Young and Hungry

What’s Brewing in the D.C. Beer Scene? Cease and Desist Letters.

Citizens Brewing Co. is months away from opening, but the Silver Spring craft beermaker already needs to find a new name. On Dec. 5, DC Brau sent its embryonic competitor a cease-and-desist letter, claiming that Citizens has violated its trademark of the word "citizen" in the context of anything beer-related. Earlier today, Citizens announced that it would comply, promising to reveal a new name today. (Update, 4:54 p.m. The new name is Denizens, the Post reports.)

Why the litigious turn from DC Brau, D.C.'s most popular homegrown beer? Easy: One of the company's flagship beers is The Citizen. In an interview, DC Brau co-founder Brandon Skall said he feared that a nearby Citizens Brewing Co. would create confusion for customers. The soon-to-be-former Citizens Brewing Co. is scheduled to open next summer.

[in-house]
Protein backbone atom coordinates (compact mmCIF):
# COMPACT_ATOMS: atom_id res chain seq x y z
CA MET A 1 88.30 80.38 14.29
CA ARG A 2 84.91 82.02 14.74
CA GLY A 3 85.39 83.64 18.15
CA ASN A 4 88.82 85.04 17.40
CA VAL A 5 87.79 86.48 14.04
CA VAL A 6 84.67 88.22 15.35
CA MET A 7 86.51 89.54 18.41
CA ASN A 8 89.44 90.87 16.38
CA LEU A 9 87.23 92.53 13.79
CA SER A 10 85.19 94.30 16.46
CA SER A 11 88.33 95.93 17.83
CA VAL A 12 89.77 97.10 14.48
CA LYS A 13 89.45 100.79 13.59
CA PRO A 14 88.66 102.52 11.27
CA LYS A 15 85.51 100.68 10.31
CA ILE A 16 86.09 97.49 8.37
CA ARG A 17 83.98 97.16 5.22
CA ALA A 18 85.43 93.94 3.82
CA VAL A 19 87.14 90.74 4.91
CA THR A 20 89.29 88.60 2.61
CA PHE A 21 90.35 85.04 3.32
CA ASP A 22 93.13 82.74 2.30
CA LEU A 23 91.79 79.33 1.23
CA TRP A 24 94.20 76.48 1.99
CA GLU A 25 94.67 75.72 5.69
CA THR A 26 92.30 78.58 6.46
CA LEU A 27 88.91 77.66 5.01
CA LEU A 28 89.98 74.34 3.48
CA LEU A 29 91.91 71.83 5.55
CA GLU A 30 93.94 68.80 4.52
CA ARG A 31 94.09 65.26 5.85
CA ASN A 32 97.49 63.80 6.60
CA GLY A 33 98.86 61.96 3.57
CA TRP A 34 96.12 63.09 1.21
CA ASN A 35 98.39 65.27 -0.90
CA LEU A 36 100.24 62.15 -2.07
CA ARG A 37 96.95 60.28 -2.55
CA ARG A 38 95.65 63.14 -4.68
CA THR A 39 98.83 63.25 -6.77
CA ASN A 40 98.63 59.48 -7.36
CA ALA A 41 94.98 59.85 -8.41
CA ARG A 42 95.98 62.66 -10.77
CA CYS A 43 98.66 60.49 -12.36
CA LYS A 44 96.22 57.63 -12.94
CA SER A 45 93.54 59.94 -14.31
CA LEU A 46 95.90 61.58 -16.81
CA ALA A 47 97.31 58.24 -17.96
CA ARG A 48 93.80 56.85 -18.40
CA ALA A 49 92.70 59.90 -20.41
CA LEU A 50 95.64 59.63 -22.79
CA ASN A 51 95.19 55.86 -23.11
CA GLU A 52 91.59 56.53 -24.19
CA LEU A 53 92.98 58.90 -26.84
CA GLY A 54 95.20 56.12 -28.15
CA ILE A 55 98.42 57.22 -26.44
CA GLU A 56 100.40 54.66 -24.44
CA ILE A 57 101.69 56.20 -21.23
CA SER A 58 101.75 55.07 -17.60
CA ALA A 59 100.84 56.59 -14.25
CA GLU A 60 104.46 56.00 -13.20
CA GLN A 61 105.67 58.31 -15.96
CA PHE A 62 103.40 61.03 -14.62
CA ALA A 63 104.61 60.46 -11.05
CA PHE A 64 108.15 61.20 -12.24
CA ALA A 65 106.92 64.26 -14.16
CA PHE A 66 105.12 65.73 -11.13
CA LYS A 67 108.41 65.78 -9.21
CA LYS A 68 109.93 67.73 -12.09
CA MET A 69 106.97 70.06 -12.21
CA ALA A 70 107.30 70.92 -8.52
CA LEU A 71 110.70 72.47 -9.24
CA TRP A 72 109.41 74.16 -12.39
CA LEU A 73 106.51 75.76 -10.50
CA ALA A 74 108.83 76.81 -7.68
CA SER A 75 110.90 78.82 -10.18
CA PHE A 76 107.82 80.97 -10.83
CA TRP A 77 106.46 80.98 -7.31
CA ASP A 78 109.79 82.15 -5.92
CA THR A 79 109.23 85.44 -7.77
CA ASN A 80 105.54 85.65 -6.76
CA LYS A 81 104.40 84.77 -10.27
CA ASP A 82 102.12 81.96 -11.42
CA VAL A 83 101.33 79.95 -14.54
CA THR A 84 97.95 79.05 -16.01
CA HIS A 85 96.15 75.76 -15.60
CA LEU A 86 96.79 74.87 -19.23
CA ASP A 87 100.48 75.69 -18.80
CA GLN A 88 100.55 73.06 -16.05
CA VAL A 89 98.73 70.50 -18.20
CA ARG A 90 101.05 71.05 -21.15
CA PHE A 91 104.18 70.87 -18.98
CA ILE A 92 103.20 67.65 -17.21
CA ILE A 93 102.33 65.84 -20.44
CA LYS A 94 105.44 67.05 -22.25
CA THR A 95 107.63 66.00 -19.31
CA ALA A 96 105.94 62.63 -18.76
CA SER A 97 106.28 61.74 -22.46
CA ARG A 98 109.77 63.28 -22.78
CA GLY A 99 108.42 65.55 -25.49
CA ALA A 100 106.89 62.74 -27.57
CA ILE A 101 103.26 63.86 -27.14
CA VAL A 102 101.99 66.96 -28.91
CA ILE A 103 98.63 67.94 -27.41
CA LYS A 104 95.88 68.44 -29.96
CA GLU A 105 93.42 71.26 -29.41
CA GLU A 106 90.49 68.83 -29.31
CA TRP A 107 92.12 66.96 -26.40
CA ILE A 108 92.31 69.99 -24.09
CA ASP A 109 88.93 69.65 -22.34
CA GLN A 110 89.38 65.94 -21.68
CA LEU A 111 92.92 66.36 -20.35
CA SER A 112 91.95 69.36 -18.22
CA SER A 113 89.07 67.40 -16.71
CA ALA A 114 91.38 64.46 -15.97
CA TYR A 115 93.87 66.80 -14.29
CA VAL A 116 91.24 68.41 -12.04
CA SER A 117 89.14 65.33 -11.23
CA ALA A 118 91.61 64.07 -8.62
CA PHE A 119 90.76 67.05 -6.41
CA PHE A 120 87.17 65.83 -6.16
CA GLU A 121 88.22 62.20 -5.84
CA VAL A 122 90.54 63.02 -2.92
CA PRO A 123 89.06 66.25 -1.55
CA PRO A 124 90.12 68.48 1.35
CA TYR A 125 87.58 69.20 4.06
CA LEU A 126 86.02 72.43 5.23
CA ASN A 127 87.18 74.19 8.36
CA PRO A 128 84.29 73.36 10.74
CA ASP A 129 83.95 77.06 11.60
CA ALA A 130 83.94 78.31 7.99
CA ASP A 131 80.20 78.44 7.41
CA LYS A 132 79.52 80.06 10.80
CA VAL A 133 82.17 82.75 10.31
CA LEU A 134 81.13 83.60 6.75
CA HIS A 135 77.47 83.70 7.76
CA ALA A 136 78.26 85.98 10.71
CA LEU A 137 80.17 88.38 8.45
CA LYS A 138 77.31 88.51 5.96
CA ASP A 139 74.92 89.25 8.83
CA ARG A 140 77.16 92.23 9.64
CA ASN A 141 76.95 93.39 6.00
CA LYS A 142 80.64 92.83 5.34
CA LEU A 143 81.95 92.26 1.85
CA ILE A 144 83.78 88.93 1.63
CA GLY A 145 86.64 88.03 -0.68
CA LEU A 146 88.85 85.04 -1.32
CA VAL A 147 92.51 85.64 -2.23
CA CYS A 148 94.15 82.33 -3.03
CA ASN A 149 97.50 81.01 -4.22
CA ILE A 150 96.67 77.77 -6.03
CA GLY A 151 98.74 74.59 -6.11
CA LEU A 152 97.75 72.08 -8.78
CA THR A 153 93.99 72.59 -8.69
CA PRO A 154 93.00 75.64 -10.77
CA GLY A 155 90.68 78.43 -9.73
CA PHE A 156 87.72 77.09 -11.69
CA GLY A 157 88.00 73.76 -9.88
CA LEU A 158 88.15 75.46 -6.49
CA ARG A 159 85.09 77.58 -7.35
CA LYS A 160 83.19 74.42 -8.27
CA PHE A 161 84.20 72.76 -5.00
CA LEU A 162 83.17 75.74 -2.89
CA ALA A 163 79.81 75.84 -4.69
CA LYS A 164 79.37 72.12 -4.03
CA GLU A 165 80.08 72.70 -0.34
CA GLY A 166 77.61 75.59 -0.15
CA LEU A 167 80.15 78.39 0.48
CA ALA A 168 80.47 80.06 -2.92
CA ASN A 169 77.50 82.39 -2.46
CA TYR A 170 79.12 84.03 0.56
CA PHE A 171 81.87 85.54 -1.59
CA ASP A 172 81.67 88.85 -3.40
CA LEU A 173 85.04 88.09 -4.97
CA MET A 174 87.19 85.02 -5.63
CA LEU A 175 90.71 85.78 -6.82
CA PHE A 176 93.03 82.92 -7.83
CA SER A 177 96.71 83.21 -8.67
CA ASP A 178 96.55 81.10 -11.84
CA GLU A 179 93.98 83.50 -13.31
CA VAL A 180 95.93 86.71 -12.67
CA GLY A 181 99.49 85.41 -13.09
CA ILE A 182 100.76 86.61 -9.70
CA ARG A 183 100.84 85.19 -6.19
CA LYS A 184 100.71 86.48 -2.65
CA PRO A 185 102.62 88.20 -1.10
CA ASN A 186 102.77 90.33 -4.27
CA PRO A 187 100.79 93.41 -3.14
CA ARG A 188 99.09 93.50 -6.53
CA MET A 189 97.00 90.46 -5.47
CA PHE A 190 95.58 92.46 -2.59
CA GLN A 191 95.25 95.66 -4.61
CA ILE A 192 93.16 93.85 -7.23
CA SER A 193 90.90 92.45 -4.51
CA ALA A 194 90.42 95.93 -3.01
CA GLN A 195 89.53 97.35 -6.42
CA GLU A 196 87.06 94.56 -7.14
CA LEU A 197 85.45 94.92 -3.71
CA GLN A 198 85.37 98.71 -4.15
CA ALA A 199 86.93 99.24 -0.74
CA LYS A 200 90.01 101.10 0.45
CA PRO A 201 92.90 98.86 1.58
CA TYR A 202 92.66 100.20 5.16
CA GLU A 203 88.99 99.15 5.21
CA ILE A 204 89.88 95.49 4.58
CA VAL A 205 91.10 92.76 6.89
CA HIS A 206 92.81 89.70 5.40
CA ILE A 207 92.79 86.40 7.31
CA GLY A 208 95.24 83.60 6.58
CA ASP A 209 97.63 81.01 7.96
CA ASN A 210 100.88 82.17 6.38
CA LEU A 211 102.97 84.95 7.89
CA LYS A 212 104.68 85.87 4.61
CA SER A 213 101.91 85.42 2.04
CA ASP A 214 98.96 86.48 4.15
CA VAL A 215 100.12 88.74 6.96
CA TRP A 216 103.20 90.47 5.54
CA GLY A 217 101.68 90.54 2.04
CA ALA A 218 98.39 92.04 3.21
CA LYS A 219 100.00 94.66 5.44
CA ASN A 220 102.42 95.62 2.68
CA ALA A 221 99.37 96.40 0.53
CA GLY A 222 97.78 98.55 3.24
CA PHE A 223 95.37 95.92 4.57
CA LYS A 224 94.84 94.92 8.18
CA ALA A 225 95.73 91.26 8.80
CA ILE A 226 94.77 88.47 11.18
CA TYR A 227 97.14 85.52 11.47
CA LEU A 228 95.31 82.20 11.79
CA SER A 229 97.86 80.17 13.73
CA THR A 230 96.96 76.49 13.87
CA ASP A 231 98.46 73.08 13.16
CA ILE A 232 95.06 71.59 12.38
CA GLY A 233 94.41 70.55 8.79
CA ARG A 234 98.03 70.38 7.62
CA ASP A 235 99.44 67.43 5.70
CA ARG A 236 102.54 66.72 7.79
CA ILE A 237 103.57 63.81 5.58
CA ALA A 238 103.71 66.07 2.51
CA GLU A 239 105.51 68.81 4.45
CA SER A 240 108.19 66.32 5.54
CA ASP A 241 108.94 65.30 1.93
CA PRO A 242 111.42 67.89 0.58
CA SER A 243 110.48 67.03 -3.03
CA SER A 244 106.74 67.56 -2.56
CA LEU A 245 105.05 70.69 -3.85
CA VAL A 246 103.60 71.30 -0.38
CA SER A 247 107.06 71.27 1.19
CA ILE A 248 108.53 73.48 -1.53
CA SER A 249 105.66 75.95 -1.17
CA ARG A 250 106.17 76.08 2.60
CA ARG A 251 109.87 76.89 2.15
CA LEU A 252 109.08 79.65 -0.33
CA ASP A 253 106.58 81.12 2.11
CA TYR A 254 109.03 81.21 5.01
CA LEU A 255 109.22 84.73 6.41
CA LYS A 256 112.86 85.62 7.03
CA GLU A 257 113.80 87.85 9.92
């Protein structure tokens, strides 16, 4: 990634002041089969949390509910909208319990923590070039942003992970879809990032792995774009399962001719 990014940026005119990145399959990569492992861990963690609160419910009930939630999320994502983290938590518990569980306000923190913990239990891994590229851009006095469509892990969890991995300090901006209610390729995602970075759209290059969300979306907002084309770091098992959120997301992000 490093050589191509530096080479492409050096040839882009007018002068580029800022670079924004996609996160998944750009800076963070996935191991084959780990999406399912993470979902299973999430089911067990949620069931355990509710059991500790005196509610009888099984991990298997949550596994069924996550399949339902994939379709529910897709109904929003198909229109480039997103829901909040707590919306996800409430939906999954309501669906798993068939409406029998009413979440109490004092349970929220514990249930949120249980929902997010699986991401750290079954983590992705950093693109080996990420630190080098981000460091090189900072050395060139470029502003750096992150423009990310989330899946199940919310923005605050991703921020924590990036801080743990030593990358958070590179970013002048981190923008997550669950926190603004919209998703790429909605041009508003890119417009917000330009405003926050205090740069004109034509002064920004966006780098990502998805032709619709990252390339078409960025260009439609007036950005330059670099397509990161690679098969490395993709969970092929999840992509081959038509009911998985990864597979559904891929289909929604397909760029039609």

"We just saw that as an area of confusion," Skall said, speculating that costumers who asked for a "Citizen" at a local bar could feasibly be served either DC Brau's The Citizen or beer made by Citizens Brewing Co.

"It's certainly not an insignificant thing to change a name, but we are taking this in stride," Citizens Brewing Co. co-owner Emily Bruno said in a statement. "Our goal is to get our doors open this summer, which is why we've decided to move on, change our name, and not spend the thousands of dollars required to fight the Cease and Desist order from DC Brau."

Skall hopes people understand that DC Brau did not act maliciously, but because of the two breweries' close proximity to one another. "We really are compatriots fighting together for the betterment and movement of craft beer," he said.

(Hat tip to DC Beer, which first reported on the cease and desist letter.)

Photo by Darrow Montgomery

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